Spirit Airlines is an “ultra low cost carrier” with fees line extra charges for checking in (at the airport) and for bags (that you carry on yourself) often costing more than the fare itself. They’re the butt of late night comedy routines, but they also make air travel far more affordable – not just for those who fly them, but on routes and at times when legacy airlines have to compete with them.
So it’s weird that they offer a product that’s like domestic first class that you’ll find on American, Delta, United and Alaska Airlines. Except it’s not exactly like it. Spirit calls theirs “the Big Front Seat.” That’s because you’re still getting the rest of the Spirit experience, the only major difference is you’re sitting in ‘the big seat at the front of the plane’. Your seat still doesn’t recline, and you still have to pay for drinks.
For years prior to the pandemic Spirit’s Big Front Seat was one of the best deals in travel. For instance I flew Chicago – Austin in the Big Front Seat for $118 which was about half the cost of a regular coach seat on United or American at the time.
Spirit Airlines Big Front Seat
It’s not a separate cabin. It’s a seat assignment fee. And they frequently charge more for it than they used to. The Big Front Seat is profitable for Spirit since it’s earning more than their other seats on a per square foot basis on the plane. But I didn’t realize how they decided to offer the product in the first place.
Brian Sumers, in his subscription substack Airline Observer, relays comments from Barry Biffle at the J.P. Morgan Industrials Conference this month. I first met Biffle when he was a marketing executive at US Airways (before it was taken over by America West), at a happy hour in Crystal City near National Airport tow decades ago. He want from working for Ben Baldanza at US Airways to Baldanza’s Chief Marketing Officer at Spirit and is now CEO at Frontier.
Biffle offers that when he was at Spirit they decided to keep the premium cabin seats the airline already had because it was too expensive to replace the seats.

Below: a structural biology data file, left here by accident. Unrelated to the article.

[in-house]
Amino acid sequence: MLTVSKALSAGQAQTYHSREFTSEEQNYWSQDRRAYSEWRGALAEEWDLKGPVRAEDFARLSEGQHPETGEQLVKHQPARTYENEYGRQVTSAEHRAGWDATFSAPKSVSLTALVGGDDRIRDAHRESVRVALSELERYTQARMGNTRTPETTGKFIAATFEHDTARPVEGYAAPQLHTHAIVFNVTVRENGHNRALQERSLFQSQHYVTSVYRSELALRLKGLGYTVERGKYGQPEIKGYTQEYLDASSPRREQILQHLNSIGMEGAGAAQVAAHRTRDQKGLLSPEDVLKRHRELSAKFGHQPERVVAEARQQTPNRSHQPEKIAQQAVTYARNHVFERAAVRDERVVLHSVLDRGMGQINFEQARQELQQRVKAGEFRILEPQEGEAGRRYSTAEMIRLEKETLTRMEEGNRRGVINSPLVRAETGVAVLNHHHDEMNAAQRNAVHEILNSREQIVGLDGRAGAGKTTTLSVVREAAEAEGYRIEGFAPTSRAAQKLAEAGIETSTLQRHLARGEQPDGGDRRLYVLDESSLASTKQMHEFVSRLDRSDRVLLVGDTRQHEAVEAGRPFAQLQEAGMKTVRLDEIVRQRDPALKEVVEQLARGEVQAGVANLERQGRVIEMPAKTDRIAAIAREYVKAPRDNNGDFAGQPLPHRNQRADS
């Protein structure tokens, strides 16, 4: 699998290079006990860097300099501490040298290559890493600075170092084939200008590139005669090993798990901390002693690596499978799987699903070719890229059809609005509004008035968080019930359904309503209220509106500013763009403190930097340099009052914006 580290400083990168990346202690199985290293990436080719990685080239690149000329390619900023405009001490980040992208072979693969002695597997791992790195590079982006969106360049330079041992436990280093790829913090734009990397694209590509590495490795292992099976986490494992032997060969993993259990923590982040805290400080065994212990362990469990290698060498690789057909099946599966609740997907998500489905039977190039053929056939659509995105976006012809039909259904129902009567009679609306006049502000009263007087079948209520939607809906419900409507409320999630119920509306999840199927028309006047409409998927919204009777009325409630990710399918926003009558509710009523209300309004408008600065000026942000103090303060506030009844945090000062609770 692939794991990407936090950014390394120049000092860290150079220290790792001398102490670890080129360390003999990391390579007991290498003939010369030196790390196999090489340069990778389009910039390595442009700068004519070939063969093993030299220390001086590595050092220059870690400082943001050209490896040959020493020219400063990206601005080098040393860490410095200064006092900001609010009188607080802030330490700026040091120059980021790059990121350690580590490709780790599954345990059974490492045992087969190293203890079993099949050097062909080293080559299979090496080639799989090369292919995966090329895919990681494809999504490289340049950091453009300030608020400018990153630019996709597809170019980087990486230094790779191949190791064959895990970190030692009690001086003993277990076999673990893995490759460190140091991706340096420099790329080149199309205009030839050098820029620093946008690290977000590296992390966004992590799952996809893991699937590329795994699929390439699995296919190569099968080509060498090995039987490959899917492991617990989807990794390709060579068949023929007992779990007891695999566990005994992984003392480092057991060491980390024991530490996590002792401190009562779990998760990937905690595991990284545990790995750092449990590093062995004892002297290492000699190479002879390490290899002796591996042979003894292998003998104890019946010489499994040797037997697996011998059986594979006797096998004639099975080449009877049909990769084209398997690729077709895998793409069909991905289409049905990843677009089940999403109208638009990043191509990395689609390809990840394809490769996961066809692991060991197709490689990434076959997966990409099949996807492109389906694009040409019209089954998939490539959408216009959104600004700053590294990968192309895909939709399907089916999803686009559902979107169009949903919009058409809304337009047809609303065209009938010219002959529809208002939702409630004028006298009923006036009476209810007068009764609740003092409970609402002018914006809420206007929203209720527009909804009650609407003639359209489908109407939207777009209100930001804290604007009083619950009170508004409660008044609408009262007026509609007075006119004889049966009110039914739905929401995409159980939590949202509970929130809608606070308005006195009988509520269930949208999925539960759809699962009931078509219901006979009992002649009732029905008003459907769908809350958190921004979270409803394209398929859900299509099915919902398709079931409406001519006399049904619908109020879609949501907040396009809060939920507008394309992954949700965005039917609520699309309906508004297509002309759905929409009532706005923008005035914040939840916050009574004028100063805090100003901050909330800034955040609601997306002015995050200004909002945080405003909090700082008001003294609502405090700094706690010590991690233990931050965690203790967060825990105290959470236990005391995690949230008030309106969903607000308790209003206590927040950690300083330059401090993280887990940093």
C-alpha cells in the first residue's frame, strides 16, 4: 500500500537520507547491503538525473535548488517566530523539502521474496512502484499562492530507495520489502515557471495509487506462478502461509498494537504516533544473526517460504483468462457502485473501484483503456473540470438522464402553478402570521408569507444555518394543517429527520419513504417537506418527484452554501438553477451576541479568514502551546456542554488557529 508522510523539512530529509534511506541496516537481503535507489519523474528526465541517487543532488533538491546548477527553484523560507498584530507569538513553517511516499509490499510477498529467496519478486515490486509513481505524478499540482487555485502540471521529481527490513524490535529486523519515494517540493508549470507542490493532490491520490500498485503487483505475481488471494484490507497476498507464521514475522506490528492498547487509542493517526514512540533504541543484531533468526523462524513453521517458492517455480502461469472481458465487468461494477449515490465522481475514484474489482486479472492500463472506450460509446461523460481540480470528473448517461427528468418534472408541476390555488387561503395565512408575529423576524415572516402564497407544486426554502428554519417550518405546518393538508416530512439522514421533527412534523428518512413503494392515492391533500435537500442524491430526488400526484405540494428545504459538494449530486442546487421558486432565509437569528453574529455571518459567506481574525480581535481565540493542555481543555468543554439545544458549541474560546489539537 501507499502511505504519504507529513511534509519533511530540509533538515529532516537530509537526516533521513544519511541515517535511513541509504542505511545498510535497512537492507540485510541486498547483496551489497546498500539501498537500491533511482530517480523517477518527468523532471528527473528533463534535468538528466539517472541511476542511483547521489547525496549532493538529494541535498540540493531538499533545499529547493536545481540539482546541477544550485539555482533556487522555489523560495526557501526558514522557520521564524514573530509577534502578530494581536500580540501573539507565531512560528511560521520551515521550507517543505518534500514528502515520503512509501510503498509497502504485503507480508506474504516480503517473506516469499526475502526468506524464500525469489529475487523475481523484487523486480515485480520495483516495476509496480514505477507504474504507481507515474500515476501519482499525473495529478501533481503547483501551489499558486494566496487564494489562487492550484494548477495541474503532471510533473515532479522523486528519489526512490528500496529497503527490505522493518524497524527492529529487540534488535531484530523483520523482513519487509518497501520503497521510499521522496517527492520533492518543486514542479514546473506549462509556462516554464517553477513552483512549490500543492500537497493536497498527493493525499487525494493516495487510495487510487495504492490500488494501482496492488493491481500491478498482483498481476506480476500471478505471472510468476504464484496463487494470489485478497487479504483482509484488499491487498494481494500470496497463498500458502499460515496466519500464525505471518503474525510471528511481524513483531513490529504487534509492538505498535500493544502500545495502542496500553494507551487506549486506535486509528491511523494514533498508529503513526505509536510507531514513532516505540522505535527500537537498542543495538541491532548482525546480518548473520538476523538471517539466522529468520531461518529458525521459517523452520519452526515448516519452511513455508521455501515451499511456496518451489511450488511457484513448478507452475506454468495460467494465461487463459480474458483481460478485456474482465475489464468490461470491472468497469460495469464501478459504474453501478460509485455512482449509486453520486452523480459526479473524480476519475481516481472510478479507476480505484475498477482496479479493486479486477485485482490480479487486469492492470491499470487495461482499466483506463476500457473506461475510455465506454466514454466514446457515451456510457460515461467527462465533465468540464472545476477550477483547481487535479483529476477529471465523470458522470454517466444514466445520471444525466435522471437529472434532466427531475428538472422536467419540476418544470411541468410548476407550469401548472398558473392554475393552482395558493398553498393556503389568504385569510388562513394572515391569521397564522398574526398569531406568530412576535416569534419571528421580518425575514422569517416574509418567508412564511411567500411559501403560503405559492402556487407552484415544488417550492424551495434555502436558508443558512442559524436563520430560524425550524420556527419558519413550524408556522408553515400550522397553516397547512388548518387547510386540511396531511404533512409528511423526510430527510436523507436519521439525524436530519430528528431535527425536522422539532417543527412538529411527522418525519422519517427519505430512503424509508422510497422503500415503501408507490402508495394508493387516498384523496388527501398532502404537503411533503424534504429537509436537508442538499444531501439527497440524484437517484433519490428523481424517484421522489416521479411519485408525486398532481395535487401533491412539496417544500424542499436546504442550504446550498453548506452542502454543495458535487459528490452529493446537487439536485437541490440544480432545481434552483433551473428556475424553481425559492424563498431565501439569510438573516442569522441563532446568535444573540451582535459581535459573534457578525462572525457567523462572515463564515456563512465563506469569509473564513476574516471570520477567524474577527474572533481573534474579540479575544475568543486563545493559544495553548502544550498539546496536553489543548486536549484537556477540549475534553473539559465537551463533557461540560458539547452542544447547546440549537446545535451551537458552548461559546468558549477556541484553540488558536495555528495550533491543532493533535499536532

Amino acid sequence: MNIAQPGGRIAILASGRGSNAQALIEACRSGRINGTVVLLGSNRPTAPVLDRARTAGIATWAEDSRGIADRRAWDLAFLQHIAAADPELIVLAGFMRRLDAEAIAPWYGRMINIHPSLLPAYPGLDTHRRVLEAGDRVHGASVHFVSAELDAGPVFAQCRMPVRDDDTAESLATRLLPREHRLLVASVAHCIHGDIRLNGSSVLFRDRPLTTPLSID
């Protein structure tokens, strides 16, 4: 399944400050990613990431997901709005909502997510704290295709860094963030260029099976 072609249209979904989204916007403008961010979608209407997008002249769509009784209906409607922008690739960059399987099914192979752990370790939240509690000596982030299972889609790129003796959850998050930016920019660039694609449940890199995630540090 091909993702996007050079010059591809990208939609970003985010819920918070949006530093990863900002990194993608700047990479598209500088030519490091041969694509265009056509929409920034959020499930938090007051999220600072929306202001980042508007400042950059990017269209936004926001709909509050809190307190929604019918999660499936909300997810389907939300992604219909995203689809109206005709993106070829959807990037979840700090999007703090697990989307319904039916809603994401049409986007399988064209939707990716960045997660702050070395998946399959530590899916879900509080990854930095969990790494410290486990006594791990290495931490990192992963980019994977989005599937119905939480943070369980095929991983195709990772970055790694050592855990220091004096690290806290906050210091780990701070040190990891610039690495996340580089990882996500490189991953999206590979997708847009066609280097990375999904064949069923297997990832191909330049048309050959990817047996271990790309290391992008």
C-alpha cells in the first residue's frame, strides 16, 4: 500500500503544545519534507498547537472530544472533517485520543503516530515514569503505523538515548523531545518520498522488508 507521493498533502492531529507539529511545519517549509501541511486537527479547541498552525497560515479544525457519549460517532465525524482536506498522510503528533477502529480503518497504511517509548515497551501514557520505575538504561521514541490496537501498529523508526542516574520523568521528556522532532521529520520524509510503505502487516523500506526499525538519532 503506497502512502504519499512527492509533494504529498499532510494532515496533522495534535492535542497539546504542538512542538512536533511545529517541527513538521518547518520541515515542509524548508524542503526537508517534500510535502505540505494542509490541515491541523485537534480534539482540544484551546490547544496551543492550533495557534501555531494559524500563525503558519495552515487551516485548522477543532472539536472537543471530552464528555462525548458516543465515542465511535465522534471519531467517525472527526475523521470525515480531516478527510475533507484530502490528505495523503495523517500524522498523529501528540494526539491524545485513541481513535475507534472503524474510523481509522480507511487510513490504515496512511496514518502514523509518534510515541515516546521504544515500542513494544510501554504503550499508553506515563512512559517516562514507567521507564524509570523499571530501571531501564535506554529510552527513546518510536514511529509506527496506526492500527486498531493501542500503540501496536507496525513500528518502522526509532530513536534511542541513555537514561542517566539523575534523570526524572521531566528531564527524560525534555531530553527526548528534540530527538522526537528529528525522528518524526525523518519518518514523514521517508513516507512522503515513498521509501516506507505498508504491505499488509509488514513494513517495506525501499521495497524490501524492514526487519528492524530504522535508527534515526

Biffle reminded analysts he created the Big Front Seat when he was an executive at Spirit. “We were converting the airline from basically a legacy-type product,” he said. “Spirit Airlines had what they called a business class. We literally were so broke that we didn’t have the $3 million that it would take to actually get rid of it.” They decided to sell the seat without service.
…Spirit never has disclosed its load factor for its Big Front Seats, but CEO Ted Christie said nearly everyone who sits there paid for it.
Big Front Seat Legroom
Frontier offers its own premium seating product, extra legroom ‘Stretch’ seats, and “Biffle said he is still not sure which is a better use of real estate, but for now, Frontier will stick with what it has.” Frontier of course lacks inflight internet, which is why I consider flying Spirit but not Frontier.
On the one hand it seems super weird to me that an airline would choose its product because it’s cheapest to offer, rather than because they believe it will maximize revenue. On the other hand that may be the most Spirit Airlines thing ever, and so is stumbling into another product that they can successfully sell to passengers for an extra fee. Maybe it shouldn’t be so surprising then that Biffle, now running Frontier, chooses to ‘just keep the seats he has’ even though he doesn’t know it’s the revenue-maximizing move.
When in doubt their approach is ‘not to spend money’ rather than to ‘spend money’.
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